Review Price £698.70
The 37LE5900 is one of the most startling TV propositions we’ve come across for quite some time. Why? Because it manages to combine 37 inches of edge LED picture technology with a price of under £600. In other words, LG appears to be out to rewrite the TV pricing rulebook once again. And in doing so, it could just see 37LE5900’s selling like hot cakes. Provided the set is actually any good, of course.
It looks nice, anyway. Or at least, it looks like something worth more than £589, chiefly thanks to the extreme glossiness of its bezel, the infusion of a subtle tinge of red into the bezel’s extremities, and the fact that the set’s edge LED lighting enables it to be extremely slim: just 39.9mm off its stand.
It has to be said that the 37LE5900 lacks some of the glamour of LG’s Infinia design, which start with the LE7900 models – mostly because the 37LE5900 doesn’t enjoy Infinia’s sheer, one-layer fascia design. But if the 37LE5900 can hold its own in performance terms against the LE7900s, we’re pretty sure plenty of readers will be more than happy to accept a little design compromise in return for the 37LE5900’s strikingly low price.
Especially since the 37LE5900’s feature count seems surprisingly uncompromised for such an affordable TV. You only have to check out its connections to start to appreciate this. For as well as an extremely respectable four HDMIs, you get a bounty of multimedia support in the form of a D-Sub PC port, two USB ports, and an Ethernet port.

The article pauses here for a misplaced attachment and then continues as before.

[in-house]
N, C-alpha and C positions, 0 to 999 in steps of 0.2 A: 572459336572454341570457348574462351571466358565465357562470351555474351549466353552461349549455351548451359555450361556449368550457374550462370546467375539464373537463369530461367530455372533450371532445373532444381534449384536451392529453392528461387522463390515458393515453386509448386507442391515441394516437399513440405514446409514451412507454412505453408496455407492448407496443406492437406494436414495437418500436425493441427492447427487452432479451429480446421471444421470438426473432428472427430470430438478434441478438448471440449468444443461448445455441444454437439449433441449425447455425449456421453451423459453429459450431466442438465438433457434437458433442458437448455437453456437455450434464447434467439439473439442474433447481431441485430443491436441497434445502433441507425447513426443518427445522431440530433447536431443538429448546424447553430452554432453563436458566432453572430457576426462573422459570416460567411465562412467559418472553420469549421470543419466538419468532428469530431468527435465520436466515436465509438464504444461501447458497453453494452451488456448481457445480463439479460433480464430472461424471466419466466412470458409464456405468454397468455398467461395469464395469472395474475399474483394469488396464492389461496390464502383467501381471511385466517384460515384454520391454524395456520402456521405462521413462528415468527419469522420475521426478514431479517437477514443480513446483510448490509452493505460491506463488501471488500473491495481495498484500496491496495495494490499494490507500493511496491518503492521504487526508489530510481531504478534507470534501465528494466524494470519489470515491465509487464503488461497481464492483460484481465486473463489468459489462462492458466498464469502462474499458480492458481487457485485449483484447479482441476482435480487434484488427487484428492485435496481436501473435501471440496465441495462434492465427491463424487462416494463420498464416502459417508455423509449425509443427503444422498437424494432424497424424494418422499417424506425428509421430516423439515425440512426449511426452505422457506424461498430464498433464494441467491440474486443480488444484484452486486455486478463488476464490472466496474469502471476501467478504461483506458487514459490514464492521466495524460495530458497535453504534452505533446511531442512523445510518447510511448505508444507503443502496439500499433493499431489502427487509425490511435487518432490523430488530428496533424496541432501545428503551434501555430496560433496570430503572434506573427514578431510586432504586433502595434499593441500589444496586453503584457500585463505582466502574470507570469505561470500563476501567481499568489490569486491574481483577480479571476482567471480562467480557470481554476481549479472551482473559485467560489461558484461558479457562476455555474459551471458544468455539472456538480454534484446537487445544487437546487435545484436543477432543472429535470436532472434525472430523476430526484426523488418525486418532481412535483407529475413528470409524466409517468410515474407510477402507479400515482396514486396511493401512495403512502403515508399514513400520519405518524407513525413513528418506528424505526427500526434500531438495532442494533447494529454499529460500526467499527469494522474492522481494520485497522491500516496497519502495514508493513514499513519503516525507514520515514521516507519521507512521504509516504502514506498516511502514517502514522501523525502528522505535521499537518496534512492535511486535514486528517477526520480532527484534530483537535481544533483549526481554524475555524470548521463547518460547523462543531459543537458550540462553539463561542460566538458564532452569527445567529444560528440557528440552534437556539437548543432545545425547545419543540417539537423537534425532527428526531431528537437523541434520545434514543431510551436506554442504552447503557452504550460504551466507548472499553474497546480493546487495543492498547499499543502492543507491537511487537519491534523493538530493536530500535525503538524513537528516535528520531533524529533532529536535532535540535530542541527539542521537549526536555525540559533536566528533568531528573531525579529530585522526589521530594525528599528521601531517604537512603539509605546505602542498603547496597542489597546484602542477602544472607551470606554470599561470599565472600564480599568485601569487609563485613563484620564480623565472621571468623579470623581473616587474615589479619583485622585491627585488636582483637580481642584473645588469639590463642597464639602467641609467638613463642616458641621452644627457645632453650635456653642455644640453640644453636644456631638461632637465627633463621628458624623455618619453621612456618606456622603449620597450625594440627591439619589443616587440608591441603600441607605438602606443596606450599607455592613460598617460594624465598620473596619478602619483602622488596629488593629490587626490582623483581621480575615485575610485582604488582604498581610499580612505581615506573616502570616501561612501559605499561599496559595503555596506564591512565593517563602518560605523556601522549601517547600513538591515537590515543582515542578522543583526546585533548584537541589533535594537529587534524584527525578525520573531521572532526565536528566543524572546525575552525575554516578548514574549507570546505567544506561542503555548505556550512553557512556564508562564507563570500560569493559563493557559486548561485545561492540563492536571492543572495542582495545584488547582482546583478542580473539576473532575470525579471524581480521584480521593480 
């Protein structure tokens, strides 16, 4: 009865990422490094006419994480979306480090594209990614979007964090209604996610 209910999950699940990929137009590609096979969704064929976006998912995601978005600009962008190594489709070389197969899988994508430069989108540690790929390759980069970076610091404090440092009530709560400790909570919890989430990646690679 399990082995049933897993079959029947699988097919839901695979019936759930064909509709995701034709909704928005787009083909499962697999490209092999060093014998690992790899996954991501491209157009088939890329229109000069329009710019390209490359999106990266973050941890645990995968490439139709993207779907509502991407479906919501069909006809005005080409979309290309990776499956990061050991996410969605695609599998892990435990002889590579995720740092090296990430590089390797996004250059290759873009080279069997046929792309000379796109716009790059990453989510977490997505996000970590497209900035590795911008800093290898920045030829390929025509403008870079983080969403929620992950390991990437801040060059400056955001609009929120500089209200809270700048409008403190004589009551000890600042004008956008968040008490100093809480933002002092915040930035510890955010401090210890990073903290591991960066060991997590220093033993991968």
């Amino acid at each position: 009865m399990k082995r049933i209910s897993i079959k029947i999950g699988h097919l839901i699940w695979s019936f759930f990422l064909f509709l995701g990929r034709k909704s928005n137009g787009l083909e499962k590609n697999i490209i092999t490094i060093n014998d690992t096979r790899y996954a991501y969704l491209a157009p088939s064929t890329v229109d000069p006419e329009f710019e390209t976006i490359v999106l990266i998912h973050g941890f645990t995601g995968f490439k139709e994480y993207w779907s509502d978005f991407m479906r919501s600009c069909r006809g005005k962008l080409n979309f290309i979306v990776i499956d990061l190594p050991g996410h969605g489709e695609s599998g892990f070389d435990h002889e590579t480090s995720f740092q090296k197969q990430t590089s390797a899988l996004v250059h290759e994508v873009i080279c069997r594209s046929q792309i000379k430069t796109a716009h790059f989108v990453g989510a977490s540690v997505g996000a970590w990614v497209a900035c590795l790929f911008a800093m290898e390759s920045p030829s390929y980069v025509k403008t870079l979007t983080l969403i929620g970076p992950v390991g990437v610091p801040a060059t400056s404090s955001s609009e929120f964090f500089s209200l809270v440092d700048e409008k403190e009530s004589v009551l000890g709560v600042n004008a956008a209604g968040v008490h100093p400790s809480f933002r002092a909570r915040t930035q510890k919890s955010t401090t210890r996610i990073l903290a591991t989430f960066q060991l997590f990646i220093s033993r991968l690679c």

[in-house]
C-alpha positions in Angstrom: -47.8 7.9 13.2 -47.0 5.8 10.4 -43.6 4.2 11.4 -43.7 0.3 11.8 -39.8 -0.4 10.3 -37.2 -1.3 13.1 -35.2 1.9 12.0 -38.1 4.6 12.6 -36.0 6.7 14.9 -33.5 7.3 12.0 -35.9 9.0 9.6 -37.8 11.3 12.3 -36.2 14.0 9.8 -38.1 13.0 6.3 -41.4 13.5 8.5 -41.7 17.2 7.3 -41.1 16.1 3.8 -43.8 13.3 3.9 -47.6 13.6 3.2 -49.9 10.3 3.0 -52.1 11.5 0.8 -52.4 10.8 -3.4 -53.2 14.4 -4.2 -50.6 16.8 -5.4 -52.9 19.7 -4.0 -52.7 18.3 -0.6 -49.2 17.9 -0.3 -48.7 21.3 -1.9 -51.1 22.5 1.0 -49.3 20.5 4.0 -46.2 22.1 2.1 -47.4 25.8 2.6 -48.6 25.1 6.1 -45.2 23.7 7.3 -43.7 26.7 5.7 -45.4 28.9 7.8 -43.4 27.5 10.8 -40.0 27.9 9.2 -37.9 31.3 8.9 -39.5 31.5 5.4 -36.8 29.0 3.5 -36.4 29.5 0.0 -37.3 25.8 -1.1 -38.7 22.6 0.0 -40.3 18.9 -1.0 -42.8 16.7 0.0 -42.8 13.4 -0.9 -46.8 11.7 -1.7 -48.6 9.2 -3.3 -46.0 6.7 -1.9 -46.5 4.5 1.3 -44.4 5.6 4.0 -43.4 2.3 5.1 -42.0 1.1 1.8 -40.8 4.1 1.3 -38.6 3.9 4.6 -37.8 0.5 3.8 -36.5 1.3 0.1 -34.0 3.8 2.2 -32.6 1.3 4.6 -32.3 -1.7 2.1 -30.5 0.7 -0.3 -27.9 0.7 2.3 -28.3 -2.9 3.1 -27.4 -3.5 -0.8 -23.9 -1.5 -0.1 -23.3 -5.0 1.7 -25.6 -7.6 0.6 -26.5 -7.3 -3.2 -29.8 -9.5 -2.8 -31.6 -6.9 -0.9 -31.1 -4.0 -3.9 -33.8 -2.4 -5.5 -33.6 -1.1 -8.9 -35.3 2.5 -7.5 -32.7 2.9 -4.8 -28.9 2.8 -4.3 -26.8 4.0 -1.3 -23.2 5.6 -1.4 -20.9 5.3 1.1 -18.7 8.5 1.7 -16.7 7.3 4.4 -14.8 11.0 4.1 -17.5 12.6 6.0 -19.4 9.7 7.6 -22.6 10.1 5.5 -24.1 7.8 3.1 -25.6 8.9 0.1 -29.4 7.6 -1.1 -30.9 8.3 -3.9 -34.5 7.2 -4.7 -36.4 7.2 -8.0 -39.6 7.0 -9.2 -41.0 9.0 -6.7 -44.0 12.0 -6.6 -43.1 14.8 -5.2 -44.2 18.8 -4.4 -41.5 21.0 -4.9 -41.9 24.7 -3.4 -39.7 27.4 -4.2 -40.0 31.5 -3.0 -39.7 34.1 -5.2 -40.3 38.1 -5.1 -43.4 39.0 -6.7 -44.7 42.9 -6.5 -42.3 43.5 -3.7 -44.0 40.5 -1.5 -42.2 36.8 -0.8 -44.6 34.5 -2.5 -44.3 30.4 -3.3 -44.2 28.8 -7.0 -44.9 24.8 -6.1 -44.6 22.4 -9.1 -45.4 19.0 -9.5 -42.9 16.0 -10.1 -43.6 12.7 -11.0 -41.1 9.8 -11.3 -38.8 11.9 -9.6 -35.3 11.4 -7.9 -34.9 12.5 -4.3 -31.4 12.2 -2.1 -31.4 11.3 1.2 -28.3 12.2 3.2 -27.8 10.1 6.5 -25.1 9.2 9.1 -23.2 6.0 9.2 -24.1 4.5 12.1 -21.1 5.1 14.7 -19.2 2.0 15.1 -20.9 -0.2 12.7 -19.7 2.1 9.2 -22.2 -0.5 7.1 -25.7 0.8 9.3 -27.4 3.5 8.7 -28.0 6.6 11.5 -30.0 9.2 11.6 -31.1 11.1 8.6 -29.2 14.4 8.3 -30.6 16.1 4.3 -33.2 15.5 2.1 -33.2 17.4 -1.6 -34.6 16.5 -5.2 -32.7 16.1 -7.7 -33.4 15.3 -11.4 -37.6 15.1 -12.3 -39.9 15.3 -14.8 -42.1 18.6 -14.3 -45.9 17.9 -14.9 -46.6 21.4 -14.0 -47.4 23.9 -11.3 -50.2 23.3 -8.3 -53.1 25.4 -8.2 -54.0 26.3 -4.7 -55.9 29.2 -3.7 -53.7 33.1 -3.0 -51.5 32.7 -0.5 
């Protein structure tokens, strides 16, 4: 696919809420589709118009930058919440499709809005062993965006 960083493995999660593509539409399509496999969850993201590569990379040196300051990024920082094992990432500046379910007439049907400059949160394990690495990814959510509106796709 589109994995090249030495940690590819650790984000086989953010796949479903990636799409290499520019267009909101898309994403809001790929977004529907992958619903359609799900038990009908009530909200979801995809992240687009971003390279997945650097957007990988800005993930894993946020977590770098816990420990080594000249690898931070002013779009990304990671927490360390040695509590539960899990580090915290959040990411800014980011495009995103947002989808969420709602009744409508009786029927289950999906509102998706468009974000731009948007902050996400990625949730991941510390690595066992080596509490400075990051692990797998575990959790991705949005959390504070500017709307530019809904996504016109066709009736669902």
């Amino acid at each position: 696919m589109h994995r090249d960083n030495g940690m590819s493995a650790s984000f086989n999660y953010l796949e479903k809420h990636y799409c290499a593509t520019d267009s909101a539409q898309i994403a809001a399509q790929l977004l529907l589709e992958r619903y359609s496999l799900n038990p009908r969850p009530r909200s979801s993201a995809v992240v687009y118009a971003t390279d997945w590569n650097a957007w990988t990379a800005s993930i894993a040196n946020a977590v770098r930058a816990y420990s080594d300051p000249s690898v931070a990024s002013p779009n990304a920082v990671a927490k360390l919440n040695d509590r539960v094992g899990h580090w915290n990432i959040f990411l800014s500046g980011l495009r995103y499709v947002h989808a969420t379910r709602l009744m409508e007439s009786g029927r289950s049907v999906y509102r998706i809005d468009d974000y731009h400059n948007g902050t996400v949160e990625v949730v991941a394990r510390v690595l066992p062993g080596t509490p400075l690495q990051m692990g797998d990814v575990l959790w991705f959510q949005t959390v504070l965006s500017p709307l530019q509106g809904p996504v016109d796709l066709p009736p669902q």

The USBs go much further than the simple JPEG support you might expect for the 37LE5900’s money, too. For they can also play MP3 audio and even DivX video – including HD files. Excellent.
The USBs can be used, too, to make the TV Wi-Fi via an optional USB dongle, which is why it’s particularly handy that LG has provided two USB ports.
The Ethernet port had to be included on the 37LE5900 because the set has a built-in Freeview HD tuner. But LG has again gone beyond the call of sub-£600 duty and made the Ethernet also able to access files stored on a DLNA PC, as well as providing an interface with LG’s NetCast online platform. Excellent.
Or at least it would be excellent if the NetCast service had more content on it. For after dutifully checking on our 37LE5900 review sample to see if LG has added any new services since last time we saw the service working, we’re sad to say nothing has changed. You still only get YouTube, Picasa and AccuWeather.com portals, leaving the service looking streets behind what Samsung, Sony, Philips and Panasonic are doing right now. Here’s hoping LG can grips with adding more service providers sooner rather than later.
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